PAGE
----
Sovereign Debt Crisis, Have We Crossed the Point of No Return?
By: Philipp Bagus
May 21, 2010
A specter is haunting the world, and especially Europe: the specter of a sovereign insolvency. The acute sovereign-debt crisis is largely the result of government interventions in response to the financial crisis.
As Austrian business-cycle theory explains, the credit expansion of the fractional-reserve-banking system had caused an unsustainable boom. At artificially low interest rates, additional investment projects were undertaken even though there was no corresponding increase in real savings.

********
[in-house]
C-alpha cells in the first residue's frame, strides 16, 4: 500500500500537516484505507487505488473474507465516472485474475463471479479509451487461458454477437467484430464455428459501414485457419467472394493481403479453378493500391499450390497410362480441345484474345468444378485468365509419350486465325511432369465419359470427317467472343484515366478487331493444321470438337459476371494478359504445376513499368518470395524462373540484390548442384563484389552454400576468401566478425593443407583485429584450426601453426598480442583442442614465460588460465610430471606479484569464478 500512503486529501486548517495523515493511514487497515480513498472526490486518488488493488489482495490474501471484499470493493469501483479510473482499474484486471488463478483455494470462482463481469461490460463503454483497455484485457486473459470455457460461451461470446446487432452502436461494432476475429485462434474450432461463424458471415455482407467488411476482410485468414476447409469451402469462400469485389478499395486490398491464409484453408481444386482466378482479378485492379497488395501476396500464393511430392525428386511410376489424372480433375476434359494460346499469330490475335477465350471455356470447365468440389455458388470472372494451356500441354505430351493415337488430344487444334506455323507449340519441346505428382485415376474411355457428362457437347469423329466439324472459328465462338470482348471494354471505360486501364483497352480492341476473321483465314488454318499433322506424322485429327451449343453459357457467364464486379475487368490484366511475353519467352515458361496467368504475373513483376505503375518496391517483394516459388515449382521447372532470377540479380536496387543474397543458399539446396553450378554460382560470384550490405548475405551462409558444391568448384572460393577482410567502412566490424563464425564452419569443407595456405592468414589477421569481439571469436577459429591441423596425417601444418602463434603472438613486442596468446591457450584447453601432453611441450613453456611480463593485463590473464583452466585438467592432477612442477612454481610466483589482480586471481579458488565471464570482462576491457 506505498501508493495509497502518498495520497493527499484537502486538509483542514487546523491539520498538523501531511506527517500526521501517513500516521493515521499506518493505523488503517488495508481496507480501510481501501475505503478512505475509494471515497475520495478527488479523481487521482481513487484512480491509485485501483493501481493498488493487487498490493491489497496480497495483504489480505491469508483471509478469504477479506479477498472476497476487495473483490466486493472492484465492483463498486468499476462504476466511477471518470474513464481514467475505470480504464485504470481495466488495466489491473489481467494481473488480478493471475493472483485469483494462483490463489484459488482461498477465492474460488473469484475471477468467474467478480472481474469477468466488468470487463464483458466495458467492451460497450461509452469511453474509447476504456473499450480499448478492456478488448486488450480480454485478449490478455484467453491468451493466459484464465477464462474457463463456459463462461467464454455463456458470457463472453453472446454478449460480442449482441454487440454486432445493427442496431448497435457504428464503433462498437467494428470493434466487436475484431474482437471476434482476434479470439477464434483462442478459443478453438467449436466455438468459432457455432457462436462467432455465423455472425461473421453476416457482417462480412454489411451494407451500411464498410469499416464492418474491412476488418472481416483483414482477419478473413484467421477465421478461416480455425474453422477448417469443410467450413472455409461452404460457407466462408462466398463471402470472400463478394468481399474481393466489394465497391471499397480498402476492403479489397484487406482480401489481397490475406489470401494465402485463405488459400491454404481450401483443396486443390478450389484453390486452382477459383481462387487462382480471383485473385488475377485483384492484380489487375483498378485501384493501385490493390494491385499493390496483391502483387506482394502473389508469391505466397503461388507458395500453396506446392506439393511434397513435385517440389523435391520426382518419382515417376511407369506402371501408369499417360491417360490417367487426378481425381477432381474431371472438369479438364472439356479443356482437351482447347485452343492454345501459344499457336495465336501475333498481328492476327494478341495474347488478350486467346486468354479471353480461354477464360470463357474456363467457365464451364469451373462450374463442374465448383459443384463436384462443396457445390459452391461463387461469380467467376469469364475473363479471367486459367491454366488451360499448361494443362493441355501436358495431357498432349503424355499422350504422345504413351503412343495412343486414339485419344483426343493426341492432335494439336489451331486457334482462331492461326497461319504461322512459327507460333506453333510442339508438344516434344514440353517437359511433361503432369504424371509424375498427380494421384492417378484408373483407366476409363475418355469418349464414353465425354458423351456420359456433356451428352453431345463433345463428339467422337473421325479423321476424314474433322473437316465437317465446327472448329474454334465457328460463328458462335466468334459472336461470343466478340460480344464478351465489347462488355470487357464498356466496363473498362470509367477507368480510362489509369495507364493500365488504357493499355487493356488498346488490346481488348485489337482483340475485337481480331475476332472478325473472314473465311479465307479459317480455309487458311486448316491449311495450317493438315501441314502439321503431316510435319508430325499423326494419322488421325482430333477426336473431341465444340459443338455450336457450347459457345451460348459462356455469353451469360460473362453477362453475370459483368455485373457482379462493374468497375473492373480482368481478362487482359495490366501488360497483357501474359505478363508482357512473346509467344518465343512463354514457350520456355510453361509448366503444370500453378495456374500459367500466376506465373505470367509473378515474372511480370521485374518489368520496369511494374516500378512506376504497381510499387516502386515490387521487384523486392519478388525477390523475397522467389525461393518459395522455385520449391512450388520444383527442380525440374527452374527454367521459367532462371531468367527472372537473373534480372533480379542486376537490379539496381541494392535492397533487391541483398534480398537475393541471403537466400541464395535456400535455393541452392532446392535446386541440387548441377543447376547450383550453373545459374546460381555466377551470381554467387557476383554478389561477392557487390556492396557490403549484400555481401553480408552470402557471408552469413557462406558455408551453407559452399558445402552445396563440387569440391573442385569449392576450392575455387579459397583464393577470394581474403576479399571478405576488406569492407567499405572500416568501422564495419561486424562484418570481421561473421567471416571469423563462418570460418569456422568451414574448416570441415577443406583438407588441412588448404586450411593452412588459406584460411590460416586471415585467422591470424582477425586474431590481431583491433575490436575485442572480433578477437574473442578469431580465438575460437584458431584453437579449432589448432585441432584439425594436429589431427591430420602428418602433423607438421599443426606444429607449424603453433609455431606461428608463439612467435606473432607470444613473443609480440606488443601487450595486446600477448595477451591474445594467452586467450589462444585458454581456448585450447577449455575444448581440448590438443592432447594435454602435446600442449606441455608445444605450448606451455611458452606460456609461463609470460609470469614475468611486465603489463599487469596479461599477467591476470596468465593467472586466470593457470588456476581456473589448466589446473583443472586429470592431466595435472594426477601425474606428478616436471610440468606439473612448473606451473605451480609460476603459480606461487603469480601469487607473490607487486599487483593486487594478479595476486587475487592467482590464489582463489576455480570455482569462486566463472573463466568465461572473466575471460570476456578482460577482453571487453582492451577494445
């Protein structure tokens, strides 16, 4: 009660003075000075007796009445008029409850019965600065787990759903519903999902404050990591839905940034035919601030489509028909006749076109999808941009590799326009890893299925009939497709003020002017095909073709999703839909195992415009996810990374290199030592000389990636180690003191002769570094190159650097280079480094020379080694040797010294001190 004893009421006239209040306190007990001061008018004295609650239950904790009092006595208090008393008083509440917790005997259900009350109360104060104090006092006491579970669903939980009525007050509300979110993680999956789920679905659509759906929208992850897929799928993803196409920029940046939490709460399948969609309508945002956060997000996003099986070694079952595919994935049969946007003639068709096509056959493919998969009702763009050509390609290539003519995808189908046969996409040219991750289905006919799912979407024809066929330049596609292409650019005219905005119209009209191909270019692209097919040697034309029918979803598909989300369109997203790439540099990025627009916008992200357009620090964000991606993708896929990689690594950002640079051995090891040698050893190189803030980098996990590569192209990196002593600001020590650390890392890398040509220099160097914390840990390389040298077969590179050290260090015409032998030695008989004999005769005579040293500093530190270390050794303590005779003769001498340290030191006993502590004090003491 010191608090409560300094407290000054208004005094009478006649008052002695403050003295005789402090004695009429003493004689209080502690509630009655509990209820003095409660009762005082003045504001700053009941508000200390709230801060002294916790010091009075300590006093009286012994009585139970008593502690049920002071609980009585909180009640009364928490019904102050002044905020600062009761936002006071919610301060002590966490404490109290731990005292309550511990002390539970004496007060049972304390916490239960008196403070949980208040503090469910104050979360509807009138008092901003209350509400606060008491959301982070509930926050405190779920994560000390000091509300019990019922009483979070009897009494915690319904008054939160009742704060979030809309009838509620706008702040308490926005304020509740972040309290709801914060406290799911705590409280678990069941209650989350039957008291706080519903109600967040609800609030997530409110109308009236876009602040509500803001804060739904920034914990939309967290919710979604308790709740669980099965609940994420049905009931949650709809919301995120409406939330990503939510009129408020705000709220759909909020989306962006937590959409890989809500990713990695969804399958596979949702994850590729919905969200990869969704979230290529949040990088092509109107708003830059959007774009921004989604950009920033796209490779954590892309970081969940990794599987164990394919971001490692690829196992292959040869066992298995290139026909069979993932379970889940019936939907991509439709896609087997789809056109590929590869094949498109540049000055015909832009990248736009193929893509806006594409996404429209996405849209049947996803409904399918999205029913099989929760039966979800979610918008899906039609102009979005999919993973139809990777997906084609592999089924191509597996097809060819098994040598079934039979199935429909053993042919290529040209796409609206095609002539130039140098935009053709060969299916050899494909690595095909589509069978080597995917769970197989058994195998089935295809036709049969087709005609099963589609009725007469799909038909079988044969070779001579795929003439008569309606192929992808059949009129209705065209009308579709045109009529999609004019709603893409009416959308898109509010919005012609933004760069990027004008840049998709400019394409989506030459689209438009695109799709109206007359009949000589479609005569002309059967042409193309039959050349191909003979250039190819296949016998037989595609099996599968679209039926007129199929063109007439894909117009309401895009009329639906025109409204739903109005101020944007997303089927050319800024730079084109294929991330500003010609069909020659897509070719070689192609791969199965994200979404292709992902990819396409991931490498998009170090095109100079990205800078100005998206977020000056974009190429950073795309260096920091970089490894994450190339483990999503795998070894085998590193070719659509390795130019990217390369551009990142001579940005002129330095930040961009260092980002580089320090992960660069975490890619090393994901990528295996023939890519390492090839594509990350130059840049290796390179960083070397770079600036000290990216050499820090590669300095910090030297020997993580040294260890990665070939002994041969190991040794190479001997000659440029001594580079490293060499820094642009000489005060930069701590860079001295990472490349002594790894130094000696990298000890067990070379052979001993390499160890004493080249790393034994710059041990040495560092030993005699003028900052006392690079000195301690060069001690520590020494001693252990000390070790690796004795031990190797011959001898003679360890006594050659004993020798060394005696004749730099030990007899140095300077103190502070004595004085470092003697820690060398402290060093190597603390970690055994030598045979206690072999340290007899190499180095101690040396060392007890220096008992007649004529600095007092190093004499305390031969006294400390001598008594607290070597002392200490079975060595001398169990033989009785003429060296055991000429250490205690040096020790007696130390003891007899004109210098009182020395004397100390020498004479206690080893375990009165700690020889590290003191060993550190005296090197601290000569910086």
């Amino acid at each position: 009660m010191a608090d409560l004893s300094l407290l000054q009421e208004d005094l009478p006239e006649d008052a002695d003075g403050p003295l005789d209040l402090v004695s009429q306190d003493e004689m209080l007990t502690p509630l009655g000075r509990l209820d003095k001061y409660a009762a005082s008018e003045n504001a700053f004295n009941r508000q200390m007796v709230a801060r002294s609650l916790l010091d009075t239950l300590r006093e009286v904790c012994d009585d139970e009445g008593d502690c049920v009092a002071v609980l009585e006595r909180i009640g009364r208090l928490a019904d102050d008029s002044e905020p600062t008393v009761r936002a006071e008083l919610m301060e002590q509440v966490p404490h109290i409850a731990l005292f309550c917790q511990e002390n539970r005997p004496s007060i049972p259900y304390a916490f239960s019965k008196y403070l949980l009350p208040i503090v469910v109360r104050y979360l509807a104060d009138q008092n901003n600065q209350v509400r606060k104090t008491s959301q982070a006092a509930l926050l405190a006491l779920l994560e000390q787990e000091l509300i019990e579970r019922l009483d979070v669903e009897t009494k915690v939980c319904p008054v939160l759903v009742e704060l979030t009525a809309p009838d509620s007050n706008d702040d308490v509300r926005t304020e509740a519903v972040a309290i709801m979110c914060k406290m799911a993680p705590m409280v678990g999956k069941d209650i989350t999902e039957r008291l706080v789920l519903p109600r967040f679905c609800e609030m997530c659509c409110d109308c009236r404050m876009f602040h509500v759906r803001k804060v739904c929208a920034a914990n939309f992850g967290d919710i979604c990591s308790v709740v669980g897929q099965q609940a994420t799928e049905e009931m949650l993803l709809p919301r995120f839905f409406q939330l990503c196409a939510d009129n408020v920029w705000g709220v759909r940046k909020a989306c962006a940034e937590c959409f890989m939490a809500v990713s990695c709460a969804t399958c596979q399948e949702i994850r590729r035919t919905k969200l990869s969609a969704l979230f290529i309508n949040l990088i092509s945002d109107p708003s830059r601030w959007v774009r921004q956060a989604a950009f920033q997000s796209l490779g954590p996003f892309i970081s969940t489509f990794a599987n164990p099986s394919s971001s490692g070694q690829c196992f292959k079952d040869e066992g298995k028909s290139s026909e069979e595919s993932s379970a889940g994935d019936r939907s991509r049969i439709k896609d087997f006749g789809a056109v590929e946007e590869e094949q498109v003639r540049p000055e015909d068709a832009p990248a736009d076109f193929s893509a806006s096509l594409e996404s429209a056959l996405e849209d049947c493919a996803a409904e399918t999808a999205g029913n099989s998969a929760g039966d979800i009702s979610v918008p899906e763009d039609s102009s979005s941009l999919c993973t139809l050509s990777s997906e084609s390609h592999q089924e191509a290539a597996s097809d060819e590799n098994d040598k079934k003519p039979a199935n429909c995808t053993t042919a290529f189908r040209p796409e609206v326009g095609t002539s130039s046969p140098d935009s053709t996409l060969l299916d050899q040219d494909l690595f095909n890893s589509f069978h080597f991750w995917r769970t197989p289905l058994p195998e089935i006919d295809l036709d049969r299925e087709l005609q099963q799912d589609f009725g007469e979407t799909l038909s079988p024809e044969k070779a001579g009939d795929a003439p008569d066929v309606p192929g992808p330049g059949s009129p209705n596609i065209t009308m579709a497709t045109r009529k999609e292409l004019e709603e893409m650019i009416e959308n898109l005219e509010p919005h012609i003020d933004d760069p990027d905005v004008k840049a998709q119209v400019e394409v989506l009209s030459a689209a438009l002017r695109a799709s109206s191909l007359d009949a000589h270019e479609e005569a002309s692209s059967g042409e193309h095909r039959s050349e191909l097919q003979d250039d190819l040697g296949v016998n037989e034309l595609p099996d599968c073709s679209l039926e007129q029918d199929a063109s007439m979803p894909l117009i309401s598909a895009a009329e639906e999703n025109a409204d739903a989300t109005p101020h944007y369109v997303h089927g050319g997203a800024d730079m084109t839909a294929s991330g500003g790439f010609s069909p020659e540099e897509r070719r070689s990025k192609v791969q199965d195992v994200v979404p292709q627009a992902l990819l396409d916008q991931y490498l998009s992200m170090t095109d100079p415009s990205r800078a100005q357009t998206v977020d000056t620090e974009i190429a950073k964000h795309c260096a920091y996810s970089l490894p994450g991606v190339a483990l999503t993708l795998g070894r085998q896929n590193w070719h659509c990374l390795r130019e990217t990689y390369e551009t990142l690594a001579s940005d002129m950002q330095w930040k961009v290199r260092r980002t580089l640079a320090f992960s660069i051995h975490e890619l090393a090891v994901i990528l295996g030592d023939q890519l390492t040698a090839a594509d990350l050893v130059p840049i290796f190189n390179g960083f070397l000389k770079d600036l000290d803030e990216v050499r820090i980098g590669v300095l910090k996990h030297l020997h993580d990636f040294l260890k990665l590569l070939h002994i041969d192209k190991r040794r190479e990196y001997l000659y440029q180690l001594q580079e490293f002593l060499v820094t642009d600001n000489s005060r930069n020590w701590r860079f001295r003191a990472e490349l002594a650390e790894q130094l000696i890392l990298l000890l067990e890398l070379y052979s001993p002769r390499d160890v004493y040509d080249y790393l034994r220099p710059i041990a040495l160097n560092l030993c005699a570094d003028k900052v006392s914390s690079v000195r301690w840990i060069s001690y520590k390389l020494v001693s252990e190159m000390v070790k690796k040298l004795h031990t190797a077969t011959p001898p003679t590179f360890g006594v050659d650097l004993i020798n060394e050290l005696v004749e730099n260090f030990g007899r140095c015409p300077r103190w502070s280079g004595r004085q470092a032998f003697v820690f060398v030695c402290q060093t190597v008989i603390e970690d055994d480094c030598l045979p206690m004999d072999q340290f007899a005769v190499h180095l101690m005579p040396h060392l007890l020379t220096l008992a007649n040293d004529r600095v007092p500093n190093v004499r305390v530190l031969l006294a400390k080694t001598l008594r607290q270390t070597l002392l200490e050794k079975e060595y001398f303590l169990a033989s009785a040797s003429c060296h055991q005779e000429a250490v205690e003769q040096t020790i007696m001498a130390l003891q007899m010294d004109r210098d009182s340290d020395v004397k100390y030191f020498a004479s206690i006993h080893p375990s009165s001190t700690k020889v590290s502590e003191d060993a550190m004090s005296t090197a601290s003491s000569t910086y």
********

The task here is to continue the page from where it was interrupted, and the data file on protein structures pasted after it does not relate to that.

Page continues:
The investments were simply paid by new paper credit. Many of these investments projects constituted malinvestments that had to be liquidated sooner or later. In the present cycle, these malinvestments occurred mainly in the overextended automotive, housing, and financial sectors.
The liquidation of malinvestments is beneficial in the sense that it purges inefficient projects and realigns the structure of production to consumer preferences. Factors of production that were misused in malinvestments are liberated and transferred to projects that consumers want more urgently to be realized.
Solutions to the Crisis: Diverging Paths